The term emoluments is suddenly enjoying a dubious revival with a clause in the US constitution that is among many currently battening down the hatches.
The term, while not constantly on the lips of the rap generation, evokes fond memories from my days studying Tang history.
True, this is scant consolation for the current Destruction of Civilization As We Know It.
Another namby-pamby term used in academia that always makes me giggle is honorarium. But since I very occasionally get one, I mustn’t bite the hand that feeds me.
Musos are more straight-talking. One day our Mozart recording sessions in St John’s Smith square were interrupted by deafening building work outside. Reluctant to send us all home, the conductor discussed with the record company whether they might offer the workmen some kind of bribe to knock it off. Meanwhile the orchestra, aware that we would still have to be paid even if the session had to be called off, wondered whether we might make them a better offer to get them to keep going.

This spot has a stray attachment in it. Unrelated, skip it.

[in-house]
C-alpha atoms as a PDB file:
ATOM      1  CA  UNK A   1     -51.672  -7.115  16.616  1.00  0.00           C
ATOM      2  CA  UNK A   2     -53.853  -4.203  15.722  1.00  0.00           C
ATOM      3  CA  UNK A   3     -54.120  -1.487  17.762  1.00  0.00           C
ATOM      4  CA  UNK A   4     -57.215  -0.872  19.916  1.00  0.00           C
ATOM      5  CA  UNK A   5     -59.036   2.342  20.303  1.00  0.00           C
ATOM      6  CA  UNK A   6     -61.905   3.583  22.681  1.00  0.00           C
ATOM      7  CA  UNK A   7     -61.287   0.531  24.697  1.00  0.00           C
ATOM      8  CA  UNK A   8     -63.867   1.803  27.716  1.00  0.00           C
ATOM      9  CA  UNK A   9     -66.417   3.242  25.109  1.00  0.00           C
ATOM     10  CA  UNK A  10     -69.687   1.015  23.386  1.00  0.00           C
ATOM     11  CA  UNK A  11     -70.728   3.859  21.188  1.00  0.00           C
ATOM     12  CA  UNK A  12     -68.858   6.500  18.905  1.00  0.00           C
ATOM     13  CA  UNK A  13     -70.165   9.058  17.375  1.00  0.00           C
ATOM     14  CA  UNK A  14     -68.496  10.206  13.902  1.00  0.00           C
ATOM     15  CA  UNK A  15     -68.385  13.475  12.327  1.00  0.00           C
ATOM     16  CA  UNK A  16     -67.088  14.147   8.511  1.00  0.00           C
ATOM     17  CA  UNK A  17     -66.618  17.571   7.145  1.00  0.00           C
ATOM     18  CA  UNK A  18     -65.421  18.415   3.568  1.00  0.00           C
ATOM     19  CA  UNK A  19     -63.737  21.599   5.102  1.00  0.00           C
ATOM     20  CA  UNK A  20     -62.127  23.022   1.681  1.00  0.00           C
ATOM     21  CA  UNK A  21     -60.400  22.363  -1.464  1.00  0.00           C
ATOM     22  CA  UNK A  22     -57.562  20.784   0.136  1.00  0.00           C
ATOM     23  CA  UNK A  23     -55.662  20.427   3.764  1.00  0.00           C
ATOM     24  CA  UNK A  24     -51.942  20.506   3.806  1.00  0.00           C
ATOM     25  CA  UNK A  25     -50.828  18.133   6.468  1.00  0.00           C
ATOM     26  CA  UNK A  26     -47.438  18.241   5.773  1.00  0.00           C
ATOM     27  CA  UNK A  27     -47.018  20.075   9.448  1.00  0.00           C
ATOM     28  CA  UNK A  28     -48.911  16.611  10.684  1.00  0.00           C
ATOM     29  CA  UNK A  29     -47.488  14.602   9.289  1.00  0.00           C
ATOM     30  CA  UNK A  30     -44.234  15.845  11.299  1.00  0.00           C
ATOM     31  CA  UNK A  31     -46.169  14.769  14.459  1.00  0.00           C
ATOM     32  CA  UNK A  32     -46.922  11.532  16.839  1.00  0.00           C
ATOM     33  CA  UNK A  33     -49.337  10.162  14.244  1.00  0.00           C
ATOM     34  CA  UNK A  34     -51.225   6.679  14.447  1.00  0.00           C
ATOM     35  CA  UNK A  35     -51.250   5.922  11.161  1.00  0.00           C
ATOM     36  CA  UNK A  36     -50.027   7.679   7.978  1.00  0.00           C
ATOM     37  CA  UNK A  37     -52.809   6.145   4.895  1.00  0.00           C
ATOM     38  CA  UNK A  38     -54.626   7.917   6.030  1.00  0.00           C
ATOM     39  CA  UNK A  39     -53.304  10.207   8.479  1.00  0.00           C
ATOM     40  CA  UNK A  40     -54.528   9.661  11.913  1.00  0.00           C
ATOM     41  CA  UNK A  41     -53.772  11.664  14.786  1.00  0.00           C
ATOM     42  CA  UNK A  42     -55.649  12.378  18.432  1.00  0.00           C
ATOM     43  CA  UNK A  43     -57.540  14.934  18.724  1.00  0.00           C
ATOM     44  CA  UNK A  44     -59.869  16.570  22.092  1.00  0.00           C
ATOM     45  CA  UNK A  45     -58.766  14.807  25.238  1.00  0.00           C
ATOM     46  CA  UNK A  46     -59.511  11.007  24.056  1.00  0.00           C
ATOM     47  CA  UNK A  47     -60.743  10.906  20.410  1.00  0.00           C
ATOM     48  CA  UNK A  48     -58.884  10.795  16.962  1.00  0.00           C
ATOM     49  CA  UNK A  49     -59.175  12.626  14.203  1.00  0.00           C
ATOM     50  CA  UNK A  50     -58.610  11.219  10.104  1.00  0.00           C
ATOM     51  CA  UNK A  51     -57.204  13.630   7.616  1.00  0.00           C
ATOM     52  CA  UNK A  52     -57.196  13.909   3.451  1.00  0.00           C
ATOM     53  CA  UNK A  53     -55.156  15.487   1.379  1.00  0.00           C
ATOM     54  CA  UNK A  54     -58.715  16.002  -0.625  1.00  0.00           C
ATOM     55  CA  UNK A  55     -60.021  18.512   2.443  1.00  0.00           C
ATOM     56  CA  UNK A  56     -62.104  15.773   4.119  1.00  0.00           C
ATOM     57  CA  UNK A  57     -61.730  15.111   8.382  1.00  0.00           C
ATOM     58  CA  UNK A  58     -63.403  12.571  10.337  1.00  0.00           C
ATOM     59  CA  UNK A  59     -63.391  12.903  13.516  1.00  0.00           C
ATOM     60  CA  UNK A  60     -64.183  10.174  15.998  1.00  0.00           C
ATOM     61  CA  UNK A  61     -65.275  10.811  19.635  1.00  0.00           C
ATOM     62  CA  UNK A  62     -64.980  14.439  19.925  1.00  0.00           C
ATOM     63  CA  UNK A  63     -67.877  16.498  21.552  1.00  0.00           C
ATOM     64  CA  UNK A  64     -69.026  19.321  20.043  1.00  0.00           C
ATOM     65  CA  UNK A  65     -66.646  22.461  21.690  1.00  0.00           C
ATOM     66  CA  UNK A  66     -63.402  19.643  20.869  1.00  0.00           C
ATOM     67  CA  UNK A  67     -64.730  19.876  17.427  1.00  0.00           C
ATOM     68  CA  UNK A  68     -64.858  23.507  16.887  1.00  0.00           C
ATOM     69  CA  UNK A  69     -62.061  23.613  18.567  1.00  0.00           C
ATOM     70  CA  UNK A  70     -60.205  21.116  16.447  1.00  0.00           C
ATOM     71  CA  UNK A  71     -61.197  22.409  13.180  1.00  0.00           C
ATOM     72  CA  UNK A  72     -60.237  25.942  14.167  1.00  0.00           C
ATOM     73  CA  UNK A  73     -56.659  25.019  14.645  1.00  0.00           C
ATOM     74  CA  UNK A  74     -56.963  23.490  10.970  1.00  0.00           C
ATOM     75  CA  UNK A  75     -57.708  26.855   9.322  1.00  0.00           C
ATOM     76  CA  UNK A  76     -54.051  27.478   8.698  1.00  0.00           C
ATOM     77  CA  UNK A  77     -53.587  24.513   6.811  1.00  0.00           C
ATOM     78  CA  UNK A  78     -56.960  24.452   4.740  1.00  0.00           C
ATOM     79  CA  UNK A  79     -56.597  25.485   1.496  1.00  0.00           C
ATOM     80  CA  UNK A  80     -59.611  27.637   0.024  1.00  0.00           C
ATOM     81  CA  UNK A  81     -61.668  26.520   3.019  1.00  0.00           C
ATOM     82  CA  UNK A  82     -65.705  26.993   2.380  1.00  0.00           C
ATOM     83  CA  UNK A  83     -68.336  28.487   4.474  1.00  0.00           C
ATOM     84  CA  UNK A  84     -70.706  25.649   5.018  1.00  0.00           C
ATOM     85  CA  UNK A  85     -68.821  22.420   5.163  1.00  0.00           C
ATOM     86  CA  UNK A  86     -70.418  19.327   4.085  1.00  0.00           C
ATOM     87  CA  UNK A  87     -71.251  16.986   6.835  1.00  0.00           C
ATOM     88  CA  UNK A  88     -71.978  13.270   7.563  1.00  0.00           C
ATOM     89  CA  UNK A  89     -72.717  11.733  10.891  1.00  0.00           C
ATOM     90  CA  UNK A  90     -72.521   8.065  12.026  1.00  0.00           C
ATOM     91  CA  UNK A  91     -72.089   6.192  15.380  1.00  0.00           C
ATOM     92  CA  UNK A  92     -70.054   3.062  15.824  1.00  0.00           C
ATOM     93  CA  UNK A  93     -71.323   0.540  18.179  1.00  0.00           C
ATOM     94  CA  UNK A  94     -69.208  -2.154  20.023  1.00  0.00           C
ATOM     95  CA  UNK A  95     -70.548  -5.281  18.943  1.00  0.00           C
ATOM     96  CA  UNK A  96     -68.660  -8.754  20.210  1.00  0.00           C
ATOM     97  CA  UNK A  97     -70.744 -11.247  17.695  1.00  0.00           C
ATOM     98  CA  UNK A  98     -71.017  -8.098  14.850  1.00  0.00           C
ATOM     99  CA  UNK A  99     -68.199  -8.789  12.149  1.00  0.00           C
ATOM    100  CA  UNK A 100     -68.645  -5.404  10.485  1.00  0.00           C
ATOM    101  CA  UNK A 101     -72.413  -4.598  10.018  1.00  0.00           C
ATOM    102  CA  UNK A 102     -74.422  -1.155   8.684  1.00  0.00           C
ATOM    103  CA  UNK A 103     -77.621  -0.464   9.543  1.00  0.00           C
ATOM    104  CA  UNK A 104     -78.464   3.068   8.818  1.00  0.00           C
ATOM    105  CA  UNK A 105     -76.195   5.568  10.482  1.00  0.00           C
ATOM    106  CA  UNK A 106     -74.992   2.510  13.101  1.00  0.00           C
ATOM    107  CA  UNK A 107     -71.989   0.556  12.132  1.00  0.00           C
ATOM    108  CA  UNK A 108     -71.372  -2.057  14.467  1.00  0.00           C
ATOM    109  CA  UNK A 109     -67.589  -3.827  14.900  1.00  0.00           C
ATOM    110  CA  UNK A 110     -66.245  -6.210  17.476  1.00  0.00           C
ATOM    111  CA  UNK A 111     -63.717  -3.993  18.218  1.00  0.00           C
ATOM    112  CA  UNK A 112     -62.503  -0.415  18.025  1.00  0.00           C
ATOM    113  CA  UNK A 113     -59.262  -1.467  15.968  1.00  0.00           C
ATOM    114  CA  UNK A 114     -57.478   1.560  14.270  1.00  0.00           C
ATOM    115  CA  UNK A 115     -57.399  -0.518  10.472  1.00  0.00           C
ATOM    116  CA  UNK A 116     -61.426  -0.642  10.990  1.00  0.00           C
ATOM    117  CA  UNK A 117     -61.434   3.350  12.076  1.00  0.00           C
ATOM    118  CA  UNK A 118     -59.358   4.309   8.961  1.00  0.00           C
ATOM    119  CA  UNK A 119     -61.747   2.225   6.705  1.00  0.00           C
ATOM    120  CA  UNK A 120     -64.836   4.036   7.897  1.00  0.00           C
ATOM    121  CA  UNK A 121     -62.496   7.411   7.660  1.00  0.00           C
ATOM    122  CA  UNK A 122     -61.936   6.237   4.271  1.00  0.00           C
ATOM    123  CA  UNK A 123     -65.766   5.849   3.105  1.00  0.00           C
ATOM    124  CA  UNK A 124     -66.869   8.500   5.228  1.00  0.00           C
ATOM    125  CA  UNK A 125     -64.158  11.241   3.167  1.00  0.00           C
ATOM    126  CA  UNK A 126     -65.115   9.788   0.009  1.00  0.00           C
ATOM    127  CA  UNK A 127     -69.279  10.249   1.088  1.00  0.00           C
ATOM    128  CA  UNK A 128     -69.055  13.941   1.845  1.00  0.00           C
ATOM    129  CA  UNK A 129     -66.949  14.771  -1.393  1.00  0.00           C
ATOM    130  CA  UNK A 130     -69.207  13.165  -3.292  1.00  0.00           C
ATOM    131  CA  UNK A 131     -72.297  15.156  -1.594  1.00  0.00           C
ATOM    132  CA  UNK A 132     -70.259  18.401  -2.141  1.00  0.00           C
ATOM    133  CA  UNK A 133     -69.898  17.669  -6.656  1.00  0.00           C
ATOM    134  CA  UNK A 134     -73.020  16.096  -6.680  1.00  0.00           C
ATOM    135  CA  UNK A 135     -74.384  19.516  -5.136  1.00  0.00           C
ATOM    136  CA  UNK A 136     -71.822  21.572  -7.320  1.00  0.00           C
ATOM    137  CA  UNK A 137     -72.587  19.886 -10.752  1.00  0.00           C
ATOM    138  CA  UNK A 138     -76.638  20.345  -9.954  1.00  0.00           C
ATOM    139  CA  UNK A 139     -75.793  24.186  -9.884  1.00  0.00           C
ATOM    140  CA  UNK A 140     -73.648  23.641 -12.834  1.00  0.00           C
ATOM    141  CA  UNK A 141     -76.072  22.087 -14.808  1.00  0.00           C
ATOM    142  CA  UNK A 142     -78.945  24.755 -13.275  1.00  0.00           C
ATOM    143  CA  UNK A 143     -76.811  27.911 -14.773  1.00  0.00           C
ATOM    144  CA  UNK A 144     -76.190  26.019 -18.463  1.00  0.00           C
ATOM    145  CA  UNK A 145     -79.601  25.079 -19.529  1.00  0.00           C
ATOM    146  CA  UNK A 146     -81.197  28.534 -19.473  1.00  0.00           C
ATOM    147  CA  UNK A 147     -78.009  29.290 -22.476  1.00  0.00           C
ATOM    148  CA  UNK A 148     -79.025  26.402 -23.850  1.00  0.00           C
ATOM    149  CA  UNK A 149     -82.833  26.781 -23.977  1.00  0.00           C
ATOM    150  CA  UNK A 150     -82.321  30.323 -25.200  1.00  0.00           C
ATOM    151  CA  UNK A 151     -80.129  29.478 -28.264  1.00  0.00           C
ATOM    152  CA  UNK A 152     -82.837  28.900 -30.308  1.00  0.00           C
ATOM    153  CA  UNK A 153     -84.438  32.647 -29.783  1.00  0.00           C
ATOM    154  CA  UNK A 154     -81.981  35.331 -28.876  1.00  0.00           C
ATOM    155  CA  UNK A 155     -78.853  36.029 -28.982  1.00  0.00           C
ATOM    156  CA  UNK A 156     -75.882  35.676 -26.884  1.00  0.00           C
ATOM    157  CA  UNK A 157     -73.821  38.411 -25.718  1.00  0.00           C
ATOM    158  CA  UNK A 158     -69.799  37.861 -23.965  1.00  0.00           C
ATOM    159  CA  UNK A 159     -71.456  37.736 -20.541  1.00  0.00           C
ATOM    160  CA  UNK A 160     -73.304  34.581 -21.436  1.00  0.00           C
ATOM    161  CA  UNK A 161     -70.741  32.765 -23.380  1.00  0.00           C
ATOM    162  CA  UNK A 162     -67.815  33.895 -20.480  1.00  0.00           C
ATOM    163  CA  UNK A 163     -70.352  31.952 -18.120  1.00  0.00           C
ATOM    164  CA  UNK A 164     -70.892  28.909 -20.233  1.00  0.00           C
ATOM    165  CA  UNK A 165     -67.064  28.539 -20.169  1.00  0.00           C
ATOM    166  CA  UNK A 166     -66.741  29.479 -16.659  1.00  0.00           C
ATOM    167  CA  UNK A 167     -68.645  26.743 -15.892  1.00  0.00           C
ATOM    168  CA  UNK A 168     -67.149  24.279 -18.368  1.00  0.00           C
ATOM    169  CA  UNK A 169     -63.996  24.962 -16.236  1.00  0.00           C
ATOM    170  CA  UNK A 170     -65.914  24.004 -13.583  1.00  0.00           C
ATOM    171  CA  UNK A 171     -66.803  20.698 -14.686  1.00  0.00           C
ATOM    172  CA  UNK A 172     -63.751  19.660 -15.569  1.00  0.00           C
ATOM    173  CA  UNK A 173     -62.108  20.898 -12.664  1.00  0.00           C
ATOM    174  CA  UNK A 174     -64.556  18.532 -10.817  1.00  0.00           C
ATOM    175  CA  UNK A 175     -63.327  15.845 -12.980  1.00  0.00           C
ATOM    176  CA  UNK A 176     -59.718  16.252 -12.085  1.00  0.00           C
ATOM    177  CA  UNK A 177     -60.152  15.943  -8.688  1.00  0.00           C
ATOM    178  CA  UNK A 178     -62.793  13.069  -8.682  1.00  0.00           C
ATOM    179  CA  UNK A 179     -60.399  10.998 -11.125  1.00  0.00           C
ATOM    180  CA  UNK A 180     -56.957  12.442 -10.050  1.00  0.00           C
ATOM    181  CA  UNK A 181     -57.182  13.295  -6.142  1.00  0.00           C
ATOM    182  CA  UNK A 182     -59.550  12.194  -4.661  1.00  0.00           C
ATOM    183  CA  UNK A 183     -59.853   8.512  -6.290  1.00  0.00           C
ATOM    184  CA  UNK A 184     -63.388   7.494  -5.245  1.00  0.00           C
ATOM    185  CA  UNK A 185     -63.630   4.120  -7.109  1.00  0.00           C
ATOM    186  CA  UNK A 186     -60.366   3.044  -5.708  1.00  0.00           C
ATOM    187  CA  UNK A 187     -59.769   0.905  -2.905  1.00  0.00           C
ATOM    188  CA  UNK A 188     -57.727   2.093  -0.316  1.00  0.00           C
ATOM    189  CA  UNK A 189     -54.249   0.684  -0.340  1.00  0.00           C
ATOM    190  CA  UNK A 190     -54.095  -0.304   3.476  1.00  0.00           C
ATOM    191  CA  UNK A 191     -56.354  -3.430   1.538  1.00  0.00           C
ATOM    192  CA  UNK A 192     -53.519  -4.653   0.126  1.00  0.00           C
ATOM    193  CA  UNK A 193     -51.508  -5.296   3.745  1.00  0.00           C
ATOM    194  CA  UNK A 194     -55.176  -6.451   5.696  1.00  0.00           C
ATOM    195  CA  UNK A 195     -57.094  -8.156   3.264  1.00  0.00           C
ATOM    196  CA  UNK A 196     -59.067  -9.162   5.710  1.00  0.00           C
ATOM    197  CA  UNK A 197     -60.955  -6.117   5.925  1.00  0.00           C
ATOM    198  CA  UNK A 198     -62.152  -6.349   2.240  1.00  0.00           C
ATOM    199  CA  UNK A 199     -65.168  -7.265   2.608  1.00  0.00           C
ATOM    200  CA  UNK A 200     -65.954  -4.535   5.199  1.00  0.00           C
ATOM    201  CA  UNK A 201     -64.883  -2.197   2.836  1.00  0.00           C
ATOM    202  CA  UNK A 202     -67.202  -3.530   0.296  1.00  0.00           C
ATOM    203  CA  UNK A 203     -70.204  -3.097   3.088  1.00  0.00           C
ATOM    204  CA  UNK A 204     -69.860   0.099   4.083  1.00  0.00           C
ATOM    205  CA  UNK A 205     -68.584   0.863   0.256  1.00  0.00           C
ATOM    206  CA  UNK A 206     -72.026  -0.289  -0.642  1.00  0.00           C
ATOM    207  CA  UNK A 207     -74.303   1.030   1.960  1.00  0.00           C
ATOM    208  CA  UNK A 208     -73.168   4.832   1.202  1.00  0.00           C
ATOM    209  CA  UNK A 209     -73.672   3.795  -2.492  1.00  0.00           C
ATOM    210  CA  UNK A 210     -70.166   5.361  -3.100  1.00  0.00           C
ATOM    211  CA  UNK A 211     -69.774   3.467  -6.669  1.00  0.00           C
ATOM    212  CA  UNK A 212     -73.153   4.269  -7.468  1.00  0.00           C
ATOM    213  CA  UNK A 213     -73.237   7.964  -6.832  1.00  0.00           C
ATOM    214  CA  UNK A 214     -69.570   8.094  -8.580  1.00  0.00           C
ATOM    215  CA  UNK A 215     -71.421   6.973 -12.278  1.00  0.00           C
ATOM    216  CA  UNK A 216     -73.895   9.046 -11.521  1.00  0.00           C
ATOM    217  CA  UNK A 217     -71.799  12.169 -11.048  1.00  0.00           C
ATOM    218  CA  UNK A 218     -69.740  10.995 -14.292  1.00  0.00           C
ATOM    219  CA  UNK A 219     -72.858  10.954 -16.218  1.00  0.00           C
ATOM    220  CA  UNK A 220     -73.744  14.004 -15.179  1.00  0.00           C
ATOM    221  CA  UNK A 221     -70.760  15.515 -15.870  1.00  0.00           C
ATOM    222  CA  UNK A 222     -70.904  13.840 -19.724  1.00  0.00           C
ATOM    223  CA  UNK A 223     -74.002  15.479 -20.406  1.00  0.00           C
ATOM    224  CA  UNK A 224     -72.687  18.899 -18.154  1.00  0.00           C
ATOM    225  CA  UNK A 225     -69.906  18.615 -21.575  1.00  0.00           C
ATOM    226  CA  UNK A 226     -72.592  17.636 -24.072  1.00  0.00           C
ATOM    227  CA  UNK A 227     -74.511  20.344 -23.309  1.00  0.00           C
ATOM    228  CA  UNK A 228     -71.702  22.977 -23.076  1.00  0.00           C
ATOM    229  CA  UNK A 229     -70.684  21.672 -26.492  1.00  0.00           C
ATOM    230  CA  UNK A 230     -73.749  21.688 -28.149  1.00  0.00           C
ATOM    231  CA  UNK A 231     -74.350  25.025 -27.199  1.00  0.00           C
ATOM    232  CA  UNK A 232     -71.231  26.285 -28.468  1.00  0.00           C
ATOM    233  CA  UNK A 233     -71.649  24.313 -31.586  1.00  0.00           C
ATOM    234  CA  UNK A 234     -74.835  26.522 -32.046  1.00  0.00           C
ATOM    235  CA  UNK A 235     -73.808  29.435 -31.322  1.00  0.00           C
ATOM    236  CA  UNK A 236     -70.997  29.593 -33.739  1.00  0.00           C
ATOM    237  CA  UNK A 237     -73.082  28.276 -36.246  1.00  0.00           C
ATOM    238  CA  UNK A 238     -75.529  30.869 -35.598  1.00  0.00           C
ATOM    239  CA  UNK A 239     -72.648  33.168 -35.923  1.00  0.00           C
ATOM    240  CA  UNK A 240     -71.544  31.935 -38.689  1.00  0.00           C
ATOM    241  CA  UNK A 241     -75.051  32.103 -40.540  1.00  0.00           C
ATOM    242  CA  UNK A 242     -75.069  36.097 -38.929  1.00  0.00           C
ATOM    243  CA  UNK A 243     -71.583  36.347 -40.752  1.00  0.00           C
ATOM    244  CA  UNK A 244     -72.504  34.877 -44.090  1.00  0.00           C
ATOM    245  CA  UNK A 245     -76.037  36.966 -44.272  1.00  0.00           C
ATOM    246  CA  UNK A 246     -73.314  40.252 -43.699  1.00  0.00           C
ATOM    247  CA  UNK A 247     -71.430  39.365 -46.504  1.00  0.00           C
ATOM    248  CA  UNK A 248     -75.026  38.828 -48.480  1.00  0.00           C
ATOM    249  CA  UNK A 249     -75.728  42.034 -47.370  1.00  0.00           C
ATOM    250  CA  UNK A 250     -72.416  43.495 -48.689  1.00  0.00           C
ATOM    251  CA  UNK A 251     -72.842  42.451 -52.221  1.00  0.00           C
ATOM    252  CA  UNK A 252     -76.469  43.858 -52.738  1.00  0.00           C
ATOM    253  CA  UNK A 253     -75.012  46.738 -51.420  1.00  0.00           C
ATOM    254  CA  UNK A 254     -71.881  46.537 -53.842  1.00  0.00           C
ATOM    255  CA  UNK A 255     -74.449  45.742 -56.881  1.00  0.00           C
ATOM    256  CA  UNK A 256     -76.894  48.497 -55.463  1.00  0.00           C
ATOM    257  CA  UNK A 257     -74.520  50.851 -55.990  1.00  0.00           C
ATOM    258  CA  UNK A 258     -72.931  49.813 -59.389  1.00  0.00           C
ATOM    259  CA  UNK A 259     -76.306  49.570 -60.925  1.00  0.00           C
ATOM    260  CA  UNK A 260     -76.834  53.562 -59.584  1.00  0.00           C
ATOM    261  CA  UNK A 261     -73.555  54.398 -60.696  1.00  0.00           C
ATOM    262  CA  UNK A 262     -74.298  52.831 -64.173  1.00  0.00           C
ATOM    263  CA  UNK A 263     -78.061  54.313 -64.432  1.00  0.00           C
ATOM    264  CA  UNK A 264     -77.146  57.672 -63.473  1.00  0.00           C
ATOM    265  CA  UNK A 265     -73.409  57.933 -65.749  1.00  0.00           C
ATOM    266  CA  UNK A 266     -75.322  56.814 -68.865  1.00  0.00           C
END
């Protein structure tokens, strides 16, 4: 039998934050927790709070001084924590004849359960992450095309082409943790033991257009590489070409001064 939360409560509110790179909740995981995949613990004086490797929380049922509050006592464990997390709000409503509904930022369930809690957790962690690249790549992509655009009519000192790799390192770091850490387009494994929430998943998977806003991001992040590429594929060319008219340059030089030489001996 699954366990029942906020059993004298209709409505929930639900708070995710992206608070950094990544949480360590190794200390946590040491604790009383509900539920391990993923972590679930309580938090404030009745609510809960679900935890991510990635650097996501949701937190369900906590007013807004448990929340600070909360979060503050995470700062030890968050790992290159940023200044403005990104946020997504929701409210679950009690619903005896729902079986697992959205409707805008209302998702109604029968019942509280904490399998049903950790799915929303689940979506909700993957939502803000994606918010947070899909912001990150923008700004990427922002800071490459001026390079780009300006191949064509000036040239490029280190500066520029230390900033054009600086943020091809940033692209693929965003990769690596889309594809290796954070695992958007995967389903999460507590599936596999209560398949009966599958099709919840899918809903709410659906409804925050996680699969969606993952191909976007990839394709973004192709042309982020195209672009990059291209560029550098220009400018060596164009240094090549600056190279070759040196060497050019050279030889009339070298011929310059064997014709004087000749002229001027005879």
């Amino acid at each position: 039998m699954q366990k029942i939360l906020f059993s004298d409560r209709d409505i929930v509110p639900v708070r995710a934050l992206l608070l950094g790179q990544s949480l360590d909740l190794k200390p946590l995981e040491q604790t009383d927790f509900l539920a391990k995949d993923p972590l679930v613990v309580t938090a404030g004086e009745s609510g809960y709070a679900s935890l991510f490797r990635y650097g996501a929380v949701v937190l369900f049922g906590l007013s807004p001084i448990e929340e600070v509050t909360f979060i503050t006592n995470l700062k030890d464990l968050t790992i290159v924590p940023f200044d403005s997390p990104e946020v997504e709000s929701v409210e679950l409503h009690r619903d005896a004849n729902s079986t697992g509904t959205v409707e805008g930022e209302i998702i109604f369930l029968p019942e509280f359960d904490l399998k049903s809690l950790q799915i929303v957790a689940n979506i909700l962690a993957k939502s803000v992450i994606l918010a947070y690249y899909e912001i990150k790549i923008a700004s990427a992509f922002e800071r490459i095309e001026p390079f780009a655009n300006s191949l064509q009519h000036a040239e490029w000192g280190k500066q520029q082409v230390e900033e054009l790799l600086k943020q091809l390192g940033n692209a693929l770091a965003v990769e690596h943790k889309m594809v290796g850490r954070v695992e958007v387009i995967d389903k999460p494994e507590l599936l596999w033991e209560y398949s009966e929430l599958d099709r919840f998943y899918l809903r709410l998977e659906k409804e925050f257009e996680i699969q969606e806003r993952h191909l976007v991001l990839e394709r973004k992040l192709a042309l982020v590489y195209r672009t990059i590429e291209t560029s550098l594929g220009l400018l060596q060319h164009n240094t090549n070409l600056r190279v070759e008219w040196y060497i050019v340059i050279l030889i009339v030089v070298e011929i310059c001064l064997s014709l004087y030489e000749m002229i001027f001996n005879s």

This was around the time of a dispute between a certain conductor and the brass players about overtime. A trumpet player (legendary for many touring exploits besides) put their case with the classic remark,
It’s not the principle, it’s the money!
This actually goes back at least to Eisenhower in 1959.